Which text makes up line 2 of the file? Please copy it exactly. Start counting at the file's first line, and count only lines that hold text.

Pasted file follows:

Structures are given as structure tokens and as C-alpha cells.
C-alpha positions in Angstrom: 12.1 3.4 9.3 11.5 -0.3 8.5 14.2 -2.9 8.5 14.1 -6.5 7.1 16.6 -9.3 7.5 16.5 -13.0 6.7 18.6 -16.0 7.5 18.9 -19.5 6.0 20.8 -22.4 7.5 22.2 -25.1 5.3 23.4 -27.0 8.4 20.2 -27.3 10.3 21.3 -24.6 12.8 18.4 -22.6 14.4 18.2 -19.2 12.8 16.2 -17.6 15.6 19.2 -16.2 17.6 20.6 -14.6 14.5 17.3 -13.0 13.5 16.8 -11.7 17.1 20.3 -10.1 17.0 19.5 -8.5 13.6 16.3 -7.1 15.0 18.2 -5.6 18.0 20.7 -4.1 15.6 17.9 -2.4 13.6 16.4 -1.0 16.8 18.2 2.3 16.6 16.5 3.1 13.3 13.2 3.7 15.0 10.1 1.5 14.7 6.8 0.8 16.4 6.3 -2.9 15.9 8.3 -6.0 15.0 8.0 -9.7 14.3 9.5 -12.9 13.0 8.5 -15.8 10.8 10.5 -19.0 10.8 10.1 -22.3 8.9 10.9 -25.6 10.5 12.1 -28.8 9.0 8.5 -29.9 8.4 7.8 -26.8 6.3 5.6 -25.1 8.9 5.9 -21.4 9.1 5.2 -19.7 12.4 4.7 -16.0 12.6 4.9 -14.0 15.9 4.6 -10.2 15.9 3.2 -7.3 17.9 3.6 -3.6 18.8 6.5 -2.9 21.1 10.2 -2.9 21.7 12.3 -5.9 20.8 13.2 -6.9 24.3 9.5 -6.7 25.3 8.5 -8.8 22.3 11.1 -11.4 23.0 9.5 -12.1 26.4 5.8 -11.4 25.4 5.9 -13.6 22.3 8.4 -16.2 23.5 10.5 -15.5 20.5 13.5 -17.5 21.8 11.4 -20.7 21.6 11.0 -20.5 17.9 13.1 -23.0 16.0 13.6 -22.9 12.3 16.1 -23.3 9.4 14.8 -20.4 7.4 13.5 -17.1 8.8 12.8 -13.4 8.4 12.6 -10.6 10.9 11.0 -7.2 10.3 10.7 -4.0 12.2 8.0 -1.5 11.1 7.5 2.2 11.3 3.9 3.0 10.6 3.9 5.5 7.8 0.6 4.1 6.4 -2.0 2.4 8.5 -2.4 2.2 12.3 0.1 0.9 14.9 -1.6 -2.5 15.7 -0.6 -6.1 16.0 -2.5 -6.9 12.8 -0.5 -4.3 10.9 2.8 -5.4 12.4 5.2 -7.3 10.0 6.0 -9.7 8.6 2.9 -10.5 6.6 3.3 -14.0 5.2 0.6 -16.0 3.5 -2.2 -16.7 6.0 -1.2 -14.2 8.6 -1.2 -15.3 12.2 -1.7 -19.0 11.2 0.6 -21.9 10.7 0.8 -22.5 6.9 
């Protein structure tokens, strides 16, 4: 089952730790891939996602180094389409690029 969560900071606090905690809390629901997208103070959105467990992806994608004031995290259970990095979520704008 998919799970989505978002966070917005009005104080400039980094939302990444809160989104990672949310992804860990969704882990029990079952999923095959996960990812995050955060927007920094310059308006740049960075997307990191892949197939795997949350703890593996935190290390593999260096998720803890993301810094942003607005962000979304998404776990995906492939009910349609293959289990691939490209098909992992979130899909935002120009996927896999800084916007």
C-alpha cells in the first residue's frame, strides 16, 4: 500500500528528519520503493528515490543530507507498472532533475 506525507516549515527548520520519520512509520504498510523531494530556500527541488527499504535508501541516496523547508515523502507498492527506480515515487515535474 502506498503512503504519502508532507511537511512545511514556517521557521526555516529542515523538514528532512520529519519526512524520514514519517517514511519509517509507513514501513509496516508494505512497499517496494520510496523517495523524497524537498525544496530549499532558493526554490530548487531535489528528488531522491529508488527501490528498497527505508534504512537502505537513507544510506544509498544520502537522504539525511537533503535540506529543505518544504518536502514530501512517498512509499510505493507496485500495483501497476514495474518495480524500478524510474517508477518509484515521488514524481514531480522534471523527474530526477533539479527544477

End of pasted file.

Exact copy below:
C-alpha positions in Angstrom: 12.1 3.4 9.3 11.5 -0.3 8.5 14.2 -2.9 8.5 14.1 -6.5 7.1 16.6 -9.3 7.5 16.5 -13.0 6.7 18.6 -16.0 7.5 18.9 -19.5 6.0 20.8 -22.4 7.5 22.2 -25.1 5.3 23.4 -27.0 8.4 20.2 -27.3 10.3 21.3 -24.6 12.8 18.4 -22.6 14.4 18.2 -19.2 12.8 16.2 -17.6 15.6 19.2 -16.2 17.6 20.6 -14.6 14.5 17.3 -13.0 13.5 16.8 -11.7 17.1 20.3 -10.1 17.0 19.5 -8.5 13.6 16.3 -7.1 15.0 18.2 -5.6 18.0 20.7 -4.1 15.6 17.9 -2.4 13.6 16.4 -1.0 16.8 18.2 2.3 16.6 16.5 3.1 13.3 13.2 3.7 15.0 10.1 1.5 14.7 6.8 0.8 16.4 6.3 -2.9 15.9 8.3 -6.0 15.0 8.0 -9.7 14.3 9.5 -12.9 13.0 8.5 -15.8 10.8 10.5 -19.0 10.8 10.1 -22.3 8.9 10.9 -25.6 10.5 12.1 -28.8 9.0 8.5 -29.9 8.4 7.8 -26.8 6.3 5.6 -25.1 8.9 5.9 -21.4 9.1 5.2 -19.7 12.4 4.7 -16.0 12.6 4.9 -14.0 15.9 4.6 -10.2 15.9 3.2 -7.3 17.9 3.6 -3.6 18.8 6.5 -2.9 21.1 10.2 -2.9 21.7 12.3 -5.9 20.8 13.2 -6.9 24.3 9.5 -6.7 25.3 8.5 -8.8 22.3 11.1 -11.4 23.0 9.5 -12.1 26.4 5.8 -11.4 25.4 5.9 -13.6 22.3 8.4 -16.2 23.5 10.5 -15.5 20.5 13.5 -17.5 21.8 11.4 -20.7 21.6 11.0 -20.5 17.9 13.1 -23.0 16.0 13.6 -22.9 12.3 16.1 -23.3 9.4 14.8 -20.4 7.4 13.5 -17.1 8.8 12.8 -13.4 8.4 12.6 -10.6 10.9 11.0 -7.2 10.3 10.7 -4.0 12.2 8.0 -1.5 11.1 7.5 2.2 11.3 3.9 3.0 10.6 3.9 5.5 7.8 0.6 4.1 6.4 -2.0 2.4 8.5 -2.4 2.2 12.3 0.1 0.9 14.9 -1.6 -2.5 15.7 -0.6 -6.1 16.0 -2.5 -6.9 12.8 -0.5 -4.3 10.9 2.8 -5.4 12.4 5.2 -7.3 10.0 6.0 -9.7 8.6 2.9 -10.5 6.6 3.3 -14.0 5.2 0.6 -16.0 3.5 -2.2 -16.7 6.0 -1.2 -14.2 8.6 -1.2 -15.3 12.2 -1.7 -19.0 11.2 0.6 -21.9 10.7 0.8 -22.5 6.9 